Книга: C# 2008 Programmer

Implementing an Interface

Implementing an Interface

Once an interface is defined, you can create a new class to implement it. The class that implements that particular interface must provide all the implementation for the members defined in that interface.

For example, here's an Employee class that implements the IPerson interface:

public class Employee : IPerson {
 public string Name { get; set; }
 public DateTime DateofBirth { get; set; }
 public ushort Age() {
  return (ushort)(DateTime.Now.Year - this.DateofBirth.Year);
 }
}

To implement an interface, you define your class and add a colon (:) followed by the interface name:

public class Employee : IPerson

You then provide the implementation for the various members:

{
 public string Name { get; set; }
 public DateTime DateofBirth { get; set; }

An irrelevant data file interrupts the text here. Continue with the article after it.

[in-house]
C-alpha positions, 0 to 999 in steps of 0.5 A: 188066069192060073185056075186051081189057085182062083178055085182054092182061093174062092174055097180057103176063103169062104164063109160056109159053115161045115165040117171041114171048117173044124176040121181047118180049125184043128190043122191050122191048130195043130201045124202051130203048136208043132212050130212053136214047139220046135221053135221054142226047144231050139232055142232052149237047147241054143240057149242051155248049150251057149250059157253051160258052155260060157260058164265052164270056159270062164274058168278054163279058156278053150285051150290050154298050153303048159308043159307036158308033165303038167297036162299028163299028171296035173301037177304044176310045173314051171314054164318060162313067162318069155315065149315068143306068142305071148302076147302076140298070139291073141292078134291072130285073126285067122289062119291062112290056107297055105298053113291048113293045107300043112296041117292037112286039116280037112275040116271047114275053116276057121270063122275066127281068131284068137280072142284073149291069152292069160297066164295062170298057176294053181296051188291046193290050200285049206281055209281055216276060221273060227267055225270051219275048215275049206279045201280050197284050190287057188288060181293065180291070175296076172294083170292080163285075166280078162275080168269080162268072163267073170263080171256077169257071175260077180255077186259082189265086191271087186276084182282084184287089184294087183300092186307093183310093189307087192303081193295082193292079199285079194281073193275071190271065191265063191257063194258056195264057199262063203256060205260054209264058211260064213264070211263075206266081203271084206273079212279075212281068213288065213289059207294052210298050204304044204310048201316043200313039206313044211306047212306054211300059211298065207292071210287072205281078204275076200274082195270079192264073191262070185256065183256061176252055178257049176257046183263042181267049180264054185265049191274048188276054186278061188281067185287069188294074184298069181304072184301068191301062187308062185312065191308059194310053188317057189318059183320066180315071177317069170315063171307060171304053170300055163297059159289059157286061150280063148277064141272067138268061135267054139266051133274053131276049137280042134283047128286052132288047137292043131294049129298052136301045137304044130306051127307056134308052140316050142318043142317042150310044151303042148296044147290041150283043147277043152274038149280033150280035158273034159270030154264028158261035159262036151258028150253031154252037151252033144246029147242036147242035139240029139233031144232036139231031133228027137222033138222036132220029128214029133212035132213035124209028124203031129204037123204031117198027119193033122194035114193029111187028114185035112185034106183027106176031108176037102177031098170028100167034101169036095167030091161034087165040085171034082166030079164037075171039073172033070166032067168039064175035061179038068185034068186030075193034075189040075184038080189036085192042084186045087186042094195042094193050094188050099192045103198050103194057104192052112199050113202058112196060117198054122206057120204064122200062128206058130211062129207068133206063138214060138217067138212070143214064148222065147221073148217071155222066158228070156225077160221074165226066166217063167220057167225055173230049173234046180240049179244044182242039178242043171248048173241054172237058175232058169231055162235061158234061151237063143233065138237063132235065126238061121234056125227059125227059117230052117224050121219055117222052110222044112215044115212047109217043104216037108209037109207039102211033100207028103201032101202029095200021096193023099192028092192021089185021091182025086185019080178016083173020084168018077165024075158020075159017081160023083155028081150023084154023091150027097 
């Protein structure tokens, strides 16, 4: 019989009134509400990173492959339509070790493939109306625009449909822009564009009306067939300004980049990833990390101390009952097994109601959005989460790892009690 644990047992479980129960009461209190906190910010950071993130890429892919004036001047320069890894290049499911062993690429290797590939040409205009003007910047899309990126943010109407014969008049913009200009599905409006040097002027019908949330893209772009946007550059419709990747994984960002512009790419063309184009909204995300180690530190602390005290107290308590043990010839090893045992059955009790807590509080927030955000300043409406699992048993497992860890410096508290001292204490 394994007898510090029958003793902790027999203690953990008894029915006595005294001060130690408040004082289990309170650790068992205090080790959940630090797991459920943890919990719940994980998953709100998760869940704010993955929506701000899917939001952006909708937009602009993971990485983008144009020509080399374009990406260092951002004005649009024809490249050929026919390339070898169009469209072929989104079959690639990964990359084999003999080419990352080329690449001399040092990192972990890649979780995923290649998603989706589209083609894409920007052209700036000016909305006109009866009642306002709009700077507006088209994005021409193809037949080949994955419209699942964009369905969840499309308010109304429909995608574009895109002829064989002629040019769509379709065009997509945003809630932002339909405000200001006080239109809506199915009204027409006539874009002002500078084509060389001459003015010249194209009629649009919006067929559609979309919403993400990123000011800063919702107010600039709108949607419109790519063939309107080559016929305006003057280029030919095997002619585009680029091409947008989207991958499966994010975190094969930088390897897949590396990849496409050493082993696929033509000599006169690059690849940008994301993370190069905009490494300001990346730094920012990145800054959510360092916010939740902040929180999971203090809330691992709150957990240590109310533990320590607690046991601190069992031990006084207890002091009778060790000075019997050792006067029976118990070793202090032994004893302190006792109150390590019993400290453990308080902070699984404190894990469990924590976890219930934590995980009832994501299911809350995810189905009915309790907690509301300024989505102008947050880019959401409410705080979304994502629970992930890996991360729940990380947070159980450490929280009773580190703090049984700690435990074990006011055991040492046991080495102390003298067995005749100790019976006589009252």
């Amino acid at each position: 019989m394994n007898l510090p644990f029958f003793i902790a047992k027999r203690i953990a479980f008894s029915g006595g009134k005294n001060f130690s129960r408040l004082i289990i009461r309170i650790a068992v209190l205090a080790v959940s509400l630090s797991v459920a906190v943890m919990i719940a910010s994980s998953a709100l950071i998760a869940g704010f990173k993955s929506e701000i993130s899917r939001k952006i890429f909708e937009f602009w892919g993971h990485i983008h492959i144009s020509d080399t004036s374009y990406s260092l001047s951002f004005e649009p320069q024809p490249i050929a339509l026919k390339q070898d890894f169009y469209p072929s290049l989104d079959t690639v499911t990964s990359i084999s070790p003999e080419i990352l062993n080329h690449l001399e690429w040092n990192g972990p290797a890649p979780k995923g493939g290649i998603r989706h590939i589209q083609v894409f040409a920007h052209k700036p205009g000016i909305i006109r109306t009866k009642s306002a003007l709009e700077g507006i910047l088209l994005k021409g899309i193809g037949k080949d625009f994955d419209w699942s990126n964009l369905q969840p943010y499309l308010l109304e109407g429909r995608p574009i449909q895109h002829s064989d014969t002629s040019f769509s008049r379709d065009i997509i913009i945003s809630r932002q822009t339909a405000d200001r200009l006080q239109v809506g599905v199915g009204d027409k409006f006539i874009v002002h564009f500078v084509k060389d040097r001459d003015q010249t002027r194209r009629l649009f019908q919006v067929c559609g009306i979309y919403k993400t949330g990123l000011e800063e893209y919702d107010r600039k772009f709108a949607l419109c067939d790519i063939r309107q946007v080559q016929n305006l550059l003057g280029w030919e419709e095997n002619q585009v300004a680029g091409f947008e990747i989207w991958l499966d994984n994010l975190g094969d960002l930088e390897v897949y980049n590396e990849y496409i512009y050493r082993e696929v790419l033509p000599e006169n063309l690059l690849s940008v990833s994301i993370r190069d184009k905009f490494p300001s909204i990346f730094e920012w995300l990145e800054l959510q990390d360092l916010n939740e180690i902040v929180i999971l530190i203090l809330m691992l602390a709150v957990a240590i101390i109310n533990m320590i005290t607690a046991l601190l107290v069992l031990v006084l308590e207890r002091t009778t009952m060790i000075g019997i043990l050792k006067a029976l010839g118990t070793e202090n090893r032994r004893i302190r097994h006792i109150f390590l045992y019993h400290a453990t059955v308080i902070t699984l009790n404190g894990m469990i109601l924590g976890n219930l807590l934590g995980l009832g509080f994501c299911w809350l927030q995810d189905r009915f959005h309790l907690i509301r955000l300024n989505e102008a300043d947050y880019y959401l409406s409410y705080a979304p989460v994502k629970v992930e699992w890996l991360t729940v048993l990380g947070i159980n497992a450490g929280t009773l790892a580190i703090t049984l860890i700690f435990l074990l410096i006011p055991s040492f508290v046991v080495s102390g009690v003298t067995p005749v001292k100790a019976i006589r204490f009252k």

public ushort Age() {
  return (ushort)(DateTime.Now.Year - this.DateofBirth.Year);
 }

Notice that I'm using the new automatic properties feature (discussed in Chapter 4) in C# 3.0 to implement the Name and DateofBirthproperties. That's why the implementation looks the same as the declaration in the interface.

As explained, all implemented members must have the public access modifiers.

You can now use the class as you would a normal class:

Employee e1 = new Employee();
e1.DateofBirth = new DateTime(1980, 7, 28);
el.Name = "Janet";
Console.WriteLine(e1.Age()); //---prints out 28--- 

This could be rewritten using the new object initializer feature (also discussed in Chapter 4) in C# 3.0:

Employee el = new Employee() {
 DateofBirth = new DateTime(1980, 7, 28),
 Name = "Janet"
};
Console.WriteLine(e1.Age()); //---prints out 28---

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